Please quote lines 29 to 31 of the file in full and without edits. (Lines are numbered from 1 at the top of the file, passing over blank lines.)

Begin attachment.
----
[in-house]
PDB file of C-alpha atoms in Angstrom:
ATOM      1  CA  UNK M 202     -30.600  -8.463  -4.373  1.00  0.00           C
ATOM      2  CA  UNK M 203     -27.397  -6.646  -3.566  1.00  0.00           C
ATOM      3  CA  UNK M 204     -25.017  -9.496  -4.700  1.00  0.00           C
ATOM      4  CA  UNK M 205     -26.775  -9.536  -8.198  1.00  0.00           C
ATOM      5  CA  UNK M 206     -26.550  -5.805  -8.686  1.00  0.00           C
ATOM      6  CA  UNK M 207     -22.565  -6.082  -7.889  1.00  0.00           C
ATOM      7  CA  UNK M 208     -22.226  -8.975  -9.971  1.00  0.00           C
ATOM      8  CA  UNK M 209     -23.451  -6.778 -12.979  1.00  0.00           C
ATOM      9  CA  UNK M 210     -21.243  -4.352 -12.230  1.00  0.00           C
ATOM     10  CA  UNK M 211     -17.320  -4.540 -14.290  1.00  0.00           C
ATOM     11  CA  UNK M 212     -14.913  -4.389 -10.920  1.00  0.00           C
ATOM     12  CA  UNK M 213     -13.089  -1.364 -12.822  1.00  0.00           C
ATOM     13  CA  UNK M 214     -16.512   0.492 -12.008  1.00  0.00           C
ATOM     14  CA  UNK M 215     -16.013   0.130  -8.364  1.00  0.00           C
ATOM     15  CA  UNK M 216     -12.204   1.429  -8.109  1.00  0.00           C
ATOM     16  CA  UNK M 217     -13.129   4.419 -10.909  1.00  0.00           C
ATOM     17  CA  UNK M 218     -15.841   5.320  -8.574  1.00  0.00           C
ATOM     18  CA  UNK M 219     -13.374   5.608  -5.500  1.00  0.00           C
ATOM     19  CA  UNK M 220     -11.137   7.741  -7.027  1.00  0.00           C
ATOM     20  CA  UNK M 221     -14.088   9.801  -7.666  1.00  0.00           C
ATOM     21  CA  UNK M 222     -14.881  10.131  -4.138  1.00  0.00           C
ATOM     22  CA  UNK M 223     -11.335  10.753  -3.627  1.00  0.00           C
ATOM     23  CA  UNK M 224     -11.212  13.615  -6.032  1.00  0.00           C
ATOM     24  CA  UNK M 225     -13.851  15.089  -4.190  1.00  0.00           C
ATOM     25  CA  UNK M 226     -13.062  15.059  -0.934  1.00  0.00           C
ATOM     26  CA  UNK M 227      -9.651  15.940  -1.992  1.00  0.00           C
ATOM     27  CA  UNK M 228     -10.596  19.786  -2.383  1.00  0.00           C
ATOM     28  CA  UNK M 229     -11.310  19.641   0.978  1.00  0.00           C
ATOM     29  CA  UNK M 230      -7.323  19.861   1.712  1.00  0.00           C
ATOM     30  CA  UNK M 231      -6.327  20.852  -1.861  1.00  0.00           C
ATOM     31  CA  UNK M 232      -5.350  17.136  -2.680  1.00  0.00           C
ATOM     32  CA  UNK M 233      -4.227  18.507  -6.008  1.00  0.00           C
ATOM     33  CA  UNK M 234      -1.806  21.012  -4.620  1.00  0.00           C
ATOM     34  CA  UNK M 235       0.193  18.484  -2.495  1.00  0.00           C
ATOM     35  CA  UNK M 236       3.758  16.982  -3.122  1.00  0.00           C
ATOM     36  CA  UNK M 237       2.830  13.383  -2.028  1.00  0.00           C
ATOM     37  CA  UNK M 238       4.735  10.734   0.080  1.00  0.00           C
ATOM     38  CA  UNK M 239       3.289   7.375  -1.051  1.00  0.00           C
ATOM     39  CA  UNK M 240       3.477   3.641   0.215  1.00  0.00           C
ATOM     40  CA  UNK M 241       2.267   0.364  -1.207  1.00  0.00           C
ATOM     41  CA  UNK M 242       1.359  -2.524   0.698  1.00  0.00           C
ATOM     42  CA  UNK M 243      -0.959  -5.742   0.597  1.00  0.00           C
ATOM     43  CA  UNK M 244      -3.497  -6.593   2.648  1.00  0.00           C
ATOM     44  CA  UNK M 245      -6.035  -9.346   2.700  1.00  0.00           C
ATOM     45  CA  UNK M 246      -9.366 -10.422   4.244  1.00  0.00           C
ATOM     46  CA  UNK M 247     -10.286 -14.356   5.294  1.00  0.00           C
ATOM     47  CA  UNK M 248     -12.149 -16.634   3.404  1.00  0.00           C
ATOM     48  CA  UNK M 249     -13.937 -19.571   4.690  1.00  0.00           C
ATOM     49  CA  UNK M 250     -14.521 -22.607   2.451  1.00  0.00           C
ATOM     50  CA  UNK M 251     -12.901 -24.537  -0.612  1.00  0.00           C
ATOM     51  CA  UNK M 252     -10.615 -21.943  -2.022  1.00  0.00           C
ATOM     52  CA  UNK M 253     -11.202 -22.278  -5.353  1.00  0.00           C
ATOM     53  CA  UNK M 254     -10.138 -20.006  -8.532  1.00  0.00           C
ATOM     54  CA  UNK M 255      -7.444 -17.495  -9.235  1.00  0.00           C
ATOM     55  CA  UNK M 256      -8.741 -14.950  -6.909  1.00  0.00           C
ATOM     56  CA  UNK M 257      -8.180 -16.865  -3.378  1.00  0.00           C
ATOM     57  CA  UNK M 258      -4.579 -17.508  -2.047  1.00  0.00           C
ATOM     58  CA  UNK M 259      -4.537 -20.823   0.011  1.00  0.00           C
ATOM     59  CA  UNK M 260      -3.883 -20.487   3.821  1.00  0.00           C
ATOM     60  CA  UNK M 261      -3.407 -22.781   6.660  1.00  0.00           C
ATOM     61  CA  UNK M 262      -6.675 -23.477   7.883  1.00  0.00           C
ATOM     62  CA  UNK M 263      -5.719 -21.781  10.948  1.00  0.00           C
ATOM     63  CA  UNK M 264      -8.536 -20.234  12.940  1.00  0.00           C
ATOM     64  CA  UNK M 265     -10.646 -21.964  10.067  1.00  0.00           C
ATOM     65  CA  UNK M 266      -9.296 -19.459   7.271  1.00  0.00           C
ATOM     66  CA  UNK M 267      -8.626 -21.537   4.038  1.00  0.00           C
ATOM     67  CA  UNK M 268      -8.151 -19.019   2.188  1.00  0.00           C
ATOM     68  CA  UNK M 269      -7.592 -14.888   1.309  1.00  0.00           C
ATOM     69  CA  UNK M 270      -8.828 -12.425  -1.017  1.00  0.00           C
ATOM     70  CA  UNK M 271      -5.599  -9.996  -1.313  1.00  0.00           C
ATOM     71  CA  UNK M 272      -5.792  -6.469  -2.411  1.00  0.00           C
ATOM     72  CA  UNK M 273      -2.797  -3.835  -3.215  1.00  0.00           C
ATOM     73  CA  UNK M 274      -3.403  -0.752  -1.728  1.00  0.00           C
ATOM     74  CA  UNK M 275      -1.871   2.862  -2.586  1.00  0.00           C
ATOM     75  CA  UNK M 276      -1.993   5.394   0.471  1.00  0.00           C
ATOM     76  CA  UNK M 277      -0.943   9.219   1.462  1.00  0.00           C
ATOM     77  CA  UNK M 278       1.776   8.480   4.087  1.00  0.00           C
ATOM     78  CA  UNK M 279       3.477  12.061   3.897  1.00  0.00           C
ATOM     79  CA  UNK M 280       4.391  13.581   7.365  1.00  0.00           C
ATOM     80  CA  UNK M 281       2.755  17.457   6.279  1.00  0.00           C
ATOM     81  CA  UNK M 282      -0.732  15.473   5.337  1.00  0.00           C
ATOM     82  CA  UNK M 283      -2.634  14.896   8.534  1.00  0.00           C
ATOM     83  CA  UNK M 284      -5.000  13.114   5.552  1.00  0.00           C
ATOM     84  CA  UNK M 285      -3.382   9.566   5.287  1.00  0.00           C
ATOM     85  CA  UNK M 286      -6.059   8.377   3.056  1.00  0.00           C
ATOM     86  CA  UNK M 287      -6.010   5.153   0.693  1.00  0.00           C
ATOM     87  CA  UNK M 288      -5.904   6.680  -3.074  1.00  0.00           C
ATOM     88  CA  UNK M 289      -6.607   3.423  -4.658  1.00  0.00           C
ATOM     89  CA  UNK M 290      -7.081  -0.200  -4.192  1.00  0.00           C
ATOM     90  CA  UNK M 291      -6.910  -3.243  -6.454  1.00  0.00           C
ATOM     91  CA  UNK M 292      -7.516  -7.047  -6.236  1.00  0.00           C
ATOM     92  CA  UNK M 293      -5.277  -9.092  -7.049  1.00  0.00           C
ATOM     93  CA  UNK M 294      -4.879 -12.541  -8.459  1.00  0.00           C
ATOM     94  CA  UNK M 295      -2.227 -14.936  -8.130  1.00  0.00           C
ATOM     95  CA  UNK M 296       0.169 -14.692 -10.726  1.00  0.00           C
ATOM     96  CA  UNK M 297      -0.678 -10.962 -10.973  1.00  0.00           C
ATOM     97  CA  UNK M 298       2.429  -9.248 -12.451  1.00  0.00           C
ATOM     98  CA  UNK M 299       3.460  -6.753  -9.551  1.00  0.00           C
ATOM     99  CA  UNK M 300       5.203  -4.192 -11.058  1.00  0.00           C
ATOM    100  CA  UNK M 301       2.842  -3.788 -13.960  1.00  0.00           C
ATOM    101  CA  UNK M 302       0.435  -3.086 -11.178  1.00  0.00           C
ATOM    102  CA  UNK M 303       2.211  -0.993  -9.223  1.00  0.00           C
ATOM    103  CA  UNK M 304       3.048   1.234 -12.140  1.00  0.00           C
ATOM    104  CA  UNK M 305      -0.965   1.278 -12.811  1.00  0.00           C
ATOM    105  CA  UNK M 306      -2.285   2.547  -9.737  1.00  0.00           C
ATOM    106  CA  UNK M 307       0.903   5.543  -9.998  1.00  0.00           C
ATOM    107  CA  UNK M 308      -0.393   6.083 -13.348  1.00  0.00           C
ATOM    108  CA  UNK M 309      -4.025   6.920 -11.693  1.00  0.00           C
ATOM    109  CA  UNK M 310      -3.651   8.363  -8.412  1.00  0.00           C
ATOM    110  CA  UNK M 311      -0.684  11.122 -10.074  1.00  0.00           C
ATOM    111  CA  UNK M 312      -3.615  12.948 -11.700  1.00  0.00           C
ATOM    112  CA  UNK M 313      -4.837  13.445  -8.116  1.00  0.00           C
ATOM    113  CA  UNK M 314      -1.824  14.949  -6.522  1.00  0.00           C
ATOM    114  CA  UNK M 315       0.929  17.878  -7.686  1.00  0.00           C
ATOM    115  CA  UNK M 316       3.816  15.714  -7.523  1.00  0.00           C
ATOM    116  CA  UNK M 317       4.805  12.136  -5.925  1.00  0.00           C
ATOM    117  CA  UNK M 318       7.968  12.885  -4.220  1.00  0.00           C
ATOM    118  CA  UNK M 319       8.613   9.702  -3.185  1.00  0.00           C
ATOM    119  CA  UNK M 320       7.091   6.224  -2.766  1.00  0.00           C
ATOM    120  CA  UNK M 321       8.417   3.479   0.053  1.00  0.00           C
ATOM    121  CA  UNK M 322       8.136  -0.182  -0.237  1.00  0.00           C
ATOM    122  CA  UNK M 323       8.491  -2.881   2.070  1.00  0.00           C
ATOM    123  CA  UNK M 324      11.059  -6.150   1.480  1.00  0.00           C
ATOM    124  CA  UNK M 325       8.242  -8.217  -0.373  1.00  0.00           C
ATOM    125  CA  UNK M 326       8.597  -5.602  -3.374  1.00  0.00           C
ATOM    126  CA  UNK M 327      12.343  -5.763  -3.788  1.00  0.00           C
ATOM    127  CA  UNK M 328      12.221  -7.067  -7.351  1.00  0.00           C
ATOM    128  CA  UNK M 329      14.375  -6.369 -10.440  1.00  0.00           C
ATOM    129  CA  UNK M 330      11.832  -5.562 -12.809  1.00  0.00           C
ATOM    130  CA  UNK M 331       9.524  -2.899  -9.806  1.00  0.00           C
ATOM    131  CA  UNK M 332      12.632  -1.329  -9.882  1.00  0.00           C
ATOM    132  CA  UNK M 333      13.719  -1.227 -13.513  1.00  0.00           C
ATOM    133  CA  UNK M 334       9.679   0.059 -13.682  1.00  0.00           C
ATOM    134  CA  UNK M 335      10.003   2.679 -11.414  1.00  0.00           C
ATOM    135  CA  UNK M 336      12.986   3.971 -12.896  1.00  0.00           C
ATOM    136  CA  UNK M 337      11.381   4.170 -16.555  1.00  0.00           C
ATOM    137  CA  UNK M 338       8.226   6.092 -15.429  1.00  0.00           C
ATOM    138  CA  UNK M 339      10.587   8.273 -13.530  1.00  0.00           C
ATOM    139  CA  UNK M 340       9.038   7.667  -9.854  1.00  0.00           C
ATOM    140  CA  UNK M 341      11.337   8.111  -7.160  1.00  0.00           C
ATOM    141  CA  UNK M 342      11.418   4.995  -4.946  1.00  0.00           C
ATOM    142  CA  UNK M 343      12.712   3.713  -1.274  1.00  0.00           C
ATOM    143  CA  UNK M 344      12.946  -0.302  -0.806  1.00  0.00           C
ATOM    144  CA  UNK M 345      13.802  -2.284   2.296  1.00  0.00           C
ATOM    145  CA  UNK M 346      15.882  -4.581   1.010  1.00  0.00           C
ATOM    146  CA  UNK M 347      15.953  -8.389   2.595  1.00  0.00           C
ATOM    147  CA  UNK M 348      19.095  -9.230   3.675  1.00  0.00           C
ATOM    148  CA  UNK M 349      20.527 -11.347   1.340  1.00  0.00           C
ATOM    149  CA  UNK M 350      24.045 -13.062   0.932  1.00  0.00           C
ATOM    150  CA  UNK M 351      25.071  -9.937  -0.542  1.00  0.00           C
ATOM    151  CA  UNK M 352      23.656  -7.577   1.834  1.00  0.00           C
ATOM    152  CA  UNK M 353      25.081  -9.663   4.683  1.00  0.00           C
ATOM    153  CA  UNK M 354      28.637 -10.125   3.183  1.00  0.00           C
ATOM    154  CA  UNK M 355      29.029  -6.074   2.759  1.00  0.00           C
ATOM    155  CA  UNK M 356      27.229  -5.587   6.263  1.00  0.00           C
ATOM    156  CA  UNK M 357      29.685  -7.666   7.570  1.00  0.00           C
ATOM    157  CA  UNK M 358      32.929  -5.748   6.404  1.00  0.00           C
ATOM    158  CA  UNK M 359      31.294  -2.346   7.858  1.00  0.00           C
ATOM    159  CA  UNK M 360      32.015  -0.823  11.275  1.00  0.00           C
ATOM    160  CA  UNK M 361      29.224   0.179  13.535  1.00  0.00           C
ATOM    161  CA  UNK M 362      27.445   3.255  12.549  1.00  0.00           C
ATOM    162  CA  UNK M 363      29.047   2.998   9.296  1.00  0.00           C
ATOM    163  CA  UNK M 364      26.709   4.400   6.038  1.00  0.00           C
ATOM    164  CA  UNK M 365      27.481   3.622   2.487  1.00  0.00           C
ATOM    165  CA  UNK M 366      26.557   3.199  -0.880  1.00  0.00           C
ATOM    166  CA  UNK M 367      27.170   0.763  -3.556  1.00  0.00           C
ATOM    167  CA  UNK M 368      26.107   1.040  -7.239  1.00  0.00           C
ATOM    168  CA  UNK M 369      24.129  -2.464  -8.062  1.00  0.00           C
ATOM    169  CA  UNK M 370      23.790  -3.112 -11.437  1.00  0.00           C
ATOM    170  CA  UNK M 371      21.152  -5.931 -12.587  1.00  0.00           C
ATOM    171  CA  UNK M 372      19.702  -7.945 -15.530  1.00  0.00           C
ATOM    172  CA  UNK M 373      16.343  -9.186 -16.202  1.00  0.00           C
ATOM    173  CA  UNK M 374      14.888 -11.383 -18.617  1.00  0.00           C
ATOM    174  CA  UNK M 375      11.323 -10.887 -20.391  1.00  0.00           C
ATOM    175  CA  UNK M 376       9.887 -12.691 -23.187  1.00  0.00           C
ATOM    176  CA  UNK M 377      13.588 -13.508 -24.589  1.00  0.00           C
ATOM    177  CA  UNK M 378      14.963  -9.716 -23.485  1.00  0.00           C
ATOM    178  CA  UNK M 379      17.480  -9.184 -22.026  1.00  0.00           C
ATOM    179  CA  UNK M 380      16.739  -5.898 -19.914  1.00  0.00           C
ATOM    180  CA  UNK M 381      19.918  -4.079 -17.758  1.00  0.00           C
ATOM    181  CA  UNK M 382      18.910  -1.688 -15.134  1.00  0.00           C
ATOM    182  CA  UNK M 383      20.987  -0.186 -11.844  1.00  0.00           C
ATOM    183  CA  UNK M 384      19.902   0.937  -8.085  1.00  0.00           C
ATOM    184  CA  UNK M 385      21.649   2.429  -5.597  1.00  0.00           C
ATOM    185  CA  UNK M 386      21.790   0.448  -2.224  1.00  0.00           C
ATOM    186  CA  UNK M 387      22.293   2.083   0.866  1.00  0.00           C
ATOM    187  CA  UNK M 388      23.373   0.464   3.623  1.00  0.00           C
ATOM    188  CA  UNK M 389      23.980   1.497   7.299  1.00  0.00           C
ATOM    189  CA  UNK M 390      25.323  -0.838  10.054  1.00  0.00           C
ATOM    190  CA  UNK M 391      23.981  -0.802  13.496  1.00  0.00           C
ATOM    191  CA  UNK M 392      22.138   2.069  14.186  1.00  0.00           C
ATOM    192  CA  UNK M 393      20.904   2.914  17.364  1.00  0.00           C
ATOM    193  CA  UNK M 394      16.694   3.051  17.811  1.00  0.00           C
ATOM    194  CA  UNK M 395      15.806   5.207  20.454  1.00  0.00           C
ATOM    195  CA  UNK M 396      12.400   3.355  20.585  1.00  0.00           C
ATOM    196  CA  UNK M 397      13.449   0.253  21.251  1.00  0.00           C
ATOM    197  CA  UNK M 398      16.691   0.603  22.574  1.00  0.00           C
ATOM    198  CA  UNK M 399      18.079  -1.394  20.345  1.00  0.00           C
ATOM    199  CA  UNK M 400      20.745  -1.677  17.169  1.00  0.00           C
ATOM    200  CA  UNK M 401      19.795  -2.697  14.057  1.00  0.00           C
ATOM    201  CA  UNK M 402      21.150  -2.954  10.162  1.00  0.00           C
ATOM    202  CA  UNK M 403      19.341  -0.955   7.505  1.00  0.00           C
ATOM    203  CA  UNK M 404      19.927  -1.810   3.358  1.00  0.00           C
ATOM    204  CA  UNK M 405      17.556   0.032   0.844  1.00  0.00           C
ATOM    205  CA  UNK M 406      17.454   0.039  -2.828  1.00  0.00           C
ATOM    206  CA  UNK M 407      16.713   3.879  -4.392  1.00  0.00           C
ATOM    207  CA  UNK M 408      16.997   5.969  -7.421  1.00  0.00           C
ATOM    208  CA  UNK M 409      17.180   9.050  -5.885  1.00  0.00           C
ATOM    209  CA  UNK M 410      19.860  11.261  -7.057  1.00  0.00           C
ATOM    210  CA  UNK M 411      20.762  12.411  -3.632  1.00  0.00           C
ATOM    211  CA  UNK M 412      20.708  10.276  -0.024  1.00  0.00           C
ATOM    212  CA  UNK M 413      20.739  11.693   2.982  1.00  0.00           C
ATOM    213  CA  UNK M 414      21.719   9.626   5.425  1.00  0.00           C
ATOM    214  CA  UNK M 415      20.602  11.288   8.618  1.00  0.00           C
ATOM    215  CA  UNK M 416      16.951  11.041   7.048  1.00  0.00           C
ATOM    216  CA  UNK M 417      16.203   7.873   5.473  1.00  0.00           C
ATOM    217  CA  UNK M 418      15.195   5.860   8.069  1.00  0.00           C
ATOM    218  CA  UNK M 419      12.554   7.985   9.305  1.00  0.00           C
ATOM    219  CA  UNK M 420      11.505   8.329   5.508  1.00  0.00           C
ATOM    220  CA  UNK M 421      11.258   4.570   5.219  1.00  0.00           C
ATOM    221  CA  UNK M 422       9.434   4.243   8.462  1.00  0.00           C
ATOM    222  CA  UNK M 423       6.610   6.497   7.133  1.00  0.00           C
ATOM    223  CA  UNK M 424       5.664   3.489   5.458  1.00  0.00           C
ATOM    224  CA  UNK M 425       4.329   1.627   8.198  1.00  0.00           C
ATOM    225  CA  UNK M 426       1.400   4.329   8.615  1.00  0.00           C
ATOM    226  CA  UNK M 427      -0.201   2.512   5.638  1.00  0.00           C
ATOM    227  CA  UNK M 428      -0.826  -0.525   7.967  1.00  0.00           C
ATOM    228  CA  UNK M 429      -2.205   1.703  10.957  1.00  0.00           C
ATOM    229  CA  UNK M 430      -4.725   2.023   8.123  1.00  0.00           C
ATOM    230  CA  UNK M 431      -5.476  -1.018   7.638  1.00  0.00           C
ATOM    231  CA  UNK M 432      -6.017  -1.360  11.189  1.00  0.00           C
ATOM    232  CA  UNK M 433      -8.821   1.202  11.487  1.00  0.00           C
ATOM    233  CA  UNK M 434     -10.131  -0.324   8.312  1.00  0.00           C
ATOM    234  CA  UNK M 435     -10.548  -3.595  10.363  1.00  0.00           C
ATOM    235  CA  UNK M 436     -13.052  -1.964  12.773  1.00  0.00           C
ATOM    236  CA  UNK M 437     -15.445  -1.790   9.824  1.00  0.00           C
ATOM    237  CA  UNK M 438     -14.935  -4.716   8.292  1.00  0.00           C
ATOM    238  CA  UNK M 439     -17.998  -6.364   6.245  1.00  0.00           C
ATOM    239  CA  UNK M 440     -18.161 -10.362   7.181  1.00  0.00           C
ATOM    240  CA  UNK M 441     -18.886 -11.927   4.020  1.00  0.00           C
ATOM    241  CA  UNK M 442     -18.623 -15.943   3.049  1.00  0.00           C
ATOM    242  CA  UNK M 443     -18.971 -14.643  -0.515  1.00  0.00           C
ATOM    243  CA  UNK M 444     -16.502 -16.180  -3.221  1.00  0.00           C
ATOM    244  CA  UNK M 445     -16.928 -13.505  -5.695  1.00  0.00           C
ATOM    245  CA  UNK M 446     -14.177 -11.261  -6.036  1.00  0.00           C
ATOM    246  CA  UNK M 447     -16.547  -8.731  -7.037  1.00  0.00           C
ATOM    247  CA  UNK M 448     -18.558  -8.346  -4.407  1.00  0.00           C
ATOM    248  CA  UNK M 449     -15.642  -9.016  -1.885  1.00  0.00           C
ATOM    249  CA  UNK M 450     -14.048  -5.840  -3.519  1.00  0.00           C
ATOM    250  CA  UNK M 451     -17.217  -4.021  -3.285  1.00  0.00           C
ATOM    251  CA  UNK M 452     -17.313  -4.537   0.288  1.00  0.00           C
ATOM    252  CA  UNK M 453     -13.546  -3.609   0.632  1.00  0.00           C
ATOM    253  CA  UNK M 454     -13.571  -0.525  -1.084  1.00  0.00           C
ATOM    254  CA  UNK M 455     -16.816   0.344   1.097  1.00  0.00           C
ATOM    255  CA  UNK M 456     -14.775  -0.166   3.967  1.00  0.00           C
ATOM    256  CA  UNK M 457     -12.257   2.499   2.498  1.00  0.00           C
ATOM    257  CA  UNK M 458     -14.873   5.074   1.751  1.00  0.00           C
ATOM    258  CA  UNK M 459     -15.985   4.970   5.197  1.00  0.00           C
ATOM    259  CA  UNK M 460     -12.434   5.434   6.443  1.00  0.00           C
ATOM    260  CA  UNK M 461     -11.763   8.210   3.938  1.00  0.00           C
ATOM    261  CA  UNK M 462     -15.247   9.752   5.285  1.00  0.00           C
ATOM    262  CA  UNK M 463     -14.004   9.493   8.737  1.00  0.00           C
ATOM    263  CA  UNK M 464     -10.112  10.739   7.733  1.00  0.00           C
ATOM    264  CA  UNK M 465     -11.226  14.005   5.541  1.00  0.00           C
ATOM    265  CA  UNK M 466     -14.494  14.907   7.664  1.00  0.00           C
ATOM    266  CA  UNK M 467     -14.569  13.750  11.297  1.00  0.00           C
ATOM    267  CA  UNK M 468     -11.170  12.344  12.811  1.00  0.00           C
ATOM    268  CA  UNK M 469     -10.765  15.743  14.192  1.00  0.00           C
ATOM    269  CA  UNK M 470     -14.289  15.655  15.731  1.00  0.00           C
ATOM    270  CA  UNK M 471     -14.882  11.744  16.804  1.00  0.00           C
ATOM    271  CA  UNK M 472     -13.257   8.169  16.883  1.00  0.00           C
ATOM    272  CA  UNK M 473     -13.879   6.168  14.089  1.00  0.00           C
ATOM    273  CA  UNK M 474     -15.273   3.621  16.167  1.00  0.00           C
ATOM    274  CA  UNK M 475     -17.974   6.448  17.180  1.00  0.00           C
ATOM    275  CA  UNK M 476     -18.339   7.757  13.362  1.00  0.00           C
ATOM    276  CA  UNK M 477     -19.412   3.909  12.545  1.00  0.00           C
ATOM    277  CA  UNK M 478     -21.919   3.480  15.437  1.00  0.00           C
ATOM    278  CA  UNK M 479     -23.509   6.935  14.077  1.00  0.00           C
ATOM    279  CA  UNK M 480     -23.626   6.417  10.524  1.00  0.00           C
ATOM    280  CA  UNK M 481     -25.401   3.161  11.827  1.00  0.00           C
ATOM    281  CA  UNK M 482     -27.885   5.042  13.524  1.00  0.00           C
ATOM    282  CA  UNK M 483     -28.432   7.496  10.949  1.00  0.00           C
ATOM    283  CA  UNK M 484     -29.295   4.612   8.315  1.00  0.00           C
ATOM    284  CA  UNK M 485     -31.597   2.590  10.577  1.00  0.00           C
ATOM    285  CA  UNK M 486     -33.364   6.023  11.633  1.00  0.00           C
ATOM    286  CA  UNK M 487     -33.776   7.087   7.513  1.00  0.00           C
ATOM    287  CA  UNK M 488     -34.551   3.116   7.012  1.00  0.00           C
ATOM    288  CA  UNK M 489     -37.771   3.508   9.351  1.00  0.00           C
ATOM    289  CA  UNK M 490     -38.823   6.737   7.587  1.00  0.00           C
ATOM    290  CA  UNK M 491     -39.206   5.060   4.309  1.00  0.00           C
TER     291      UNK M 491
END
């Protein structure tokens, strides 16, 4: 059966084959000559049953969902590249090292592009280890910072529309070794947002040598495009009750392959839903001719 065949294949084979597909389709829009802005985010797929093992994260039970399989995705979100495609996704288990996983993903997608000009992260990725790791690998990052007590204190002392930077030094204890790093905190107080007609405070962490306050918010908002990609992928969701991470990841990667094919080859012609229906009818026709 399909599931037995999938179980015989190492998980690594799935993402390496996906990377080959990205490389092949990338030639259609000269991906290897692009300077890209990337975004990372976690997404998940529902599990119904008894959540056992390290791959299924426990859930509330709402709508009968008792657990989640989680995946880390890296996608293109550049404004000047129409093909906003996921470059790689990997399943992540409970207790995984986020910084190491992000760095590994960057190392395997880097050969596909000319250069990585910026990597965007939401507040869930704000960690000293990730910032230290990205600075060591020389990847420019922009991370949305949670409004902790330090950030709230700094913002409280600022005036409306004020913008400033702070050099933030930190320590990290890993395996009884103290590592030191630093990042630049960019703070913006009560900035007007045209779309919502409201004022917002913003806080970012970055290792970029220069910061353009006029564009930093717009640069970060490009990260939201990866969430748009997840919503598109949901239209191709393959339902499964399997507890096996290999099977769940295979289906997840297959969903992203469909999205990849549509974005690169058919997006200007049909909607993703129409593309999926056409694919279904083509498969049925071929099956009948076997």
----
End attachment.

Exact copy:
ATOM     27  CA  UNK M 228     -10.596  19.786  -2.383  1.00  0.00           C
ATOM     28  CA  UNK M 229     -11.310  19.641   0.978  1.00  0.00           C
ATOM     29  CA  UNK M 230      -7.323  19.861   1.712  1.00  0.00           C